Have you considered your overall organizational readiness for implementing a formal Major Gifts program? This includes looking at areas such as: 

  •   Your proven theory of change
  •   Your monitoring & evaluation processes, as well as ensuring you have a proven track record    to show donors 
  •   Strong Leadership
  •   Capacity to Responsibly Absorb and Deploy Funding

Be clear about your goals and objectives for implementing a Major Gifts program, including setting out short and long term funding goals. Setting out clear intentions ahead of implementing your program will ensure you stay on track, so it’s essential to ask questions such as: 

  • What proportion of this is unrestricted funding? (overhead, research & development, scale)
  • Will you have goals around securing multi-year pledges? 
  • Do you intend to develop a planned giving pipeline alongside your program?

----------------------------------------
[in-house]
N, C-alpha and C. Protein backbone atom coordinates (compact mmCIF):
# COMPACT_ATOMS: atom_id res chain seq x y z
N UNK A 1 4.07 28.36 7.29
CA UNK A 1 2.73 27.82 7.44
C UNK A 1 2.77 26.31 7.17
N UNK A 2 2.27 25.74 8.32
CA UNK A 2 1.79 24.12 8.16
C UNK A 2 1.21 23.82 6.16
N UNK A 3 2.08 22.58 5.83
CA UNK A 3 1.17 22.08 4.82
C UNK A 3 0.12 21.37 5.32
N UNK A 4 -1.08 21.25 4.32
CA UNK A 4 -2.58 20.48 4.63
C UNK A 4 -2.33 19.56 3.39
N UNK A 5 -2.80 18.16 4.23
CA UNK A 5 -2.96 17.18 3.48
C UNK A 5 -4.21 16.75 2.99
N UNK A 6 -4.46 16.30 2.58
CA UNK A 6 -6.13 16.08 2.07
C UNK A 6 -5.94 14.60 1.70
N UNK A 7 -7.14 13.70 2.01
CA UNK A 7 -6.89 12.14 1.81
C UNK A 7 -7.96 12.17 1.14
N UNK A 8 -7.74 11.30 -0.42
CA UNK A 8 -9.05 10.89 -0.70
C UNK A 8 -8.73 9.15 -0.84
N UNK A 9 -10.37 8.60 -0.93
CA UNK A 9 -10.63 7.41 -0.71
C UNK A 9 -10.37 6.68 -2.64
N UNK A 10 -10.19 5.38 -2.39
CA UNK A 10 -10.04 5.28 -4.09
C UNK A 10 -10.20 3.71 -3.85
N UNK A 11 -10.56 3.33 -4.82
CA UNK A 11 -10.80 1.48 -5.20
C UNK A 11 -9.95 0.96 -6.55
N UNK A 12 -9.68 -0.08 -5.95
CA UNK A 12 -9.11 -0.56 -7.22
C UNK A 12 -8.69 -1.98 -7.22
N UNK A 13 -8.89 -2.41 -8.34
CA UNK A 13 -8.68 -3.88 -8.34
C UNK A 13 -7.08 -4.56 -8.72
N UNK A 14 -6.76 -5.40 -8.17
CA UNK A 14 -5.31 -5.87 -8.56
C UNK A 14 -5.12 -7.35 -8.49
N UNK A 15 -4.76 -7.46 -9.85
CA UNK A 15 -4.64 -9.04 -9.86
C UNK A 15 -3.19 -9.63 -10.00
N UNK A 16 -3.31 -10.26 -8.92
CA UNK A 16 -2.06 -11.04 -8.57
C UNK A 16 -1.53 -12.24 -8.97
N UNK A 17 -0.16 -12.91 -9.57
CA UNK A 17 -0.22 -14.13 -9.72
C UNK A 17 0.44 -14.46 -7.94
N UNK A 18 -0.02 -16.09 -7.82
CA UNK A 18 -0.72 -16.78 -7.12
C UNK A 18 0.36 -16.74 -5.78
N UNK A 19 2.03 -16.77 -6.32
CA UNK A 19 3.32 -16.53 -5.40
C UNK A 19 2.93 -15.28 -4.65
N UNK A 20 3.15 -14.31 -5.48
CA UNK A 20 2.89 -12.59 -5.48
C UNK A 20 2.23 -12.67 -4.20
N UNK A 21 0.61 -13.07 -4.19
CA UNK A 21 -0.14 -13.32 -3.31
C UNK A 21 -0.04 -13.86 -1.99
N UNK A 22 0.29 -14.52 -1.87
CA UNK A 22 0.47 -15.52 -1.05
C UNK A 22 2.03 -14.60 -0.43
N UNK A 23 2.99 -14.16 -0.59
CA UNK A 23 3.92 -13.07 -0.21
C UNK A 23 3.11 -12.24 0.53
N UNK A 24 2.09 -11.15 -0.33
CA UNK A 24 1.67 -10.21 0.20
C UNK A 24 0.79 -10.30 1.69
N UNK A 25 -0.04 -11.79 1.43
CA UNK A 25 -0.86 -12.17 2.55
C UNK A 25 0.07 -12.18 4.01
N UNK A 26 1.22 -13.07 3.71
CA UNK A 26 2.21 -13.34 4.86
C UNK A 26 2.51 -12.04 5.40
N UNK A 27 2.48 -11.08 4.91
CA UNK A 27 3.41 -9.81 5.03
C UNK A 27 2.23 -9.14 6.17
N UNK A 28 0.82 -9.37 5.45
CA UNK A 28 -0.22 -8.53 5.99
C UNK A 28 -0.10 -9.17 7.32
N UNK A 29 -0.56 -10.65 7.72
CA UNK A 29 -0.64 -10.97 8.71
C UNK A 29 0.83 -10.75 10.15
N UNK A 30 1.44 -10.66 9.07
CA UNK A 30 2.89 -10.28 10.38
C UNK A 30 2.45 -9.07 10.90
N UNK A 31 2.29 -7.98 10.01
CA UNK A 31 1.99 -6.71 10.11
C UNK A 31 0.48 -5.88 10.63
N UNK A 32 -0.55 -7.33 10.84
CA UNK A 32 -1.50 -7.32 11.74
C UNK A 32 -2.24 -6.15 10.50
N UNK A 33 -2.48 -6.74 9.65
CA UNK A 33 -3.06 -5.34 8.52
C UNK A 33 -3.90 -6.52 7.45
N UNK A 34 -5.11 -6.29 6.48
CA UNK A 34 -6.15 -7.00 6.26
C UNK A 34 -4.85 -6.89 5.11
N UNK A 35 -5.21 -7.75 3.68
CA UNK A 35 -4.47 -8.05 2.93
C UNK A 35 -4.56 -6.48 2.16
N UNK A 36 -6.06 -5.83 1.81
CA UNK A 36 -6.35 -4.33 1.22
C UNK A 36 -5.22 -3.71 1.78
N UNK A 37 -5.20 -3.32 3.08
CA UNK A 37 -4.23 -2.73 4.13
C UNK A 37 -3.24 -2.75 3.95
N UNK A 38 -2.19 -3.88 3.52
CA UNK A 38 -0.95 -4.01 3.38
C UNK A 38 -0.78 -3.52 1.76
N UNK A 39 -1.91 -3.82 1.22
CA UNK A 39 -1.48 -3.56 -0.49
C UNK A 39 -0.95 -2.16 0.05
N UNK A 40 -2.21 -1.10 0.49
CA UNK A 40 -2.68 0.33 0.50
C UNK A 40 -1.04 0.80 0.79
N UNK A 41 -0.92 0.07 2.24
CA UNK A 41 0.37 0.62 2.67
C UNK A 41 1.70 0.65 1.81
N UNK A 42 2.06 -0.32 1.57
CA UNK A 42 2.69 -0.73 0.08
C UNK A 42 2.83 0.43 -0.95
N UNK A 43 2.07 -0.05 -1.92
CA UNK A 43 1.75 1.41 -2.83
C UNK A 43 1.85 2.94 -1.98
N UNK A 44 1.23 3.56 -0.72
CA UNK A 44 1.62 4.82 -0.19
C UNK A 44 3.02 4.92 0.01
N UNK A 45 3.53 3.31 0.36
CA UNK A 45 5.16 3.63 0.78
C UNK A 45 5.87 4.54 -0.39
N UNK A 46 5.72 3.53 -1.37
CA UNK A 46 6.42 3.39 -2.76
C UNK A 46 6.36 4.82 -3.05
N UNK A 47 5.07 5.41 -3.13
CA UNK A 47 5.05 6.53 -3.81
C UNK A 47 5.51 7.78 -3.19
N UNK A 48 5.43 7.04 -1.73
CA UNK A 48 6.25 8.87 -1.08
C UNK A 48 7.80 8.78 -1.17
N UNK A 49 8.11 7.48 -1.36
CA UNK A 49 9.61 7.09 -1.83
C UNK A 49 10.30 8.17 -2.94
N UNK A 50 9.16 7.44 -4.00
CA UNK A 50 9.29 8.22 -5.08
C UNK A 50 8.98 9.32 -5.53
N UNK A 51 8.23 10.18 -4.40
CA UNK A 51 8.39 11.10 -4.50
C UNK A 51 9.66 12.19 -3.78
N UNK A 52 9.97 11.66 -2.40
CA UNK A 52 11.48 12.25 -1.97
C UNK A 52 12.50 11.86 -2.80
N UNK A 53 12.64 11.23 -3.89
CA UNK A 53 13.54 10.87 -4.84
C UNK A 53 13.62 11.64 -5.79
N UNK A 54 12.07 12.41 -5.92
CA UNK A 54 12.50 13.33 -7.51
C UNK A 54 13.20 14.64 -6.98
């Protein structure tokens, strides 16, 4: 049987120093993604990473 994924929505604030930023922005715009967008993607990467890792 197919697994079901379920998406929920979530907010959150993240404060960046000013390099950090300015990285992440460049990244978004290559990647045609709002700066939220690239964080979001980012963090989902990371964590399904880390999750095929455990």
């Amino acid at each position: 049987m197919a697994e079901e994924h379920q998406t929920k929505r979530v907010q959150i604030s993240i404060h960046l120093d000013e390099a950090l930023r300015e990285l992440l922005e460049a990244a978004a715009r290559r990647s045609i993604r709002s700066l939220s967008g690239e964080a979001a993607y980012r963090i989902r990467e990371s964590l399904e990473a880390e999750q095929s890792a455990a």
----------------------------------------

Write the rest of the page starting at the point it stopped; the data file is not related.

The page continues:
Look inward. Is there a core group of existing funders who have the capacity and inclination to deepen their engagement with your organization? Upgrading existing supporters to higher levels of giving will be instrumental in developing your successful Major Gifts program. Consider grandfathering them in to gain early “wins” and provide an opportunity to increase their giving. The key here is building community among funders and bringing them closer to the organization.

Your Organization’s Feasibility Checklist

  • Develop your funder profiles. This should include 8 – 10 deep-dive conversations — modifying “Strengthening Funder Relationships” for the purpose of uncovering, among other things, potential interest in being early adopters of a Major Gifts program and serving on a launch committee. For all funder candidates, we’ve developed this BFP Major Gifts Prospect Rating Form for your use.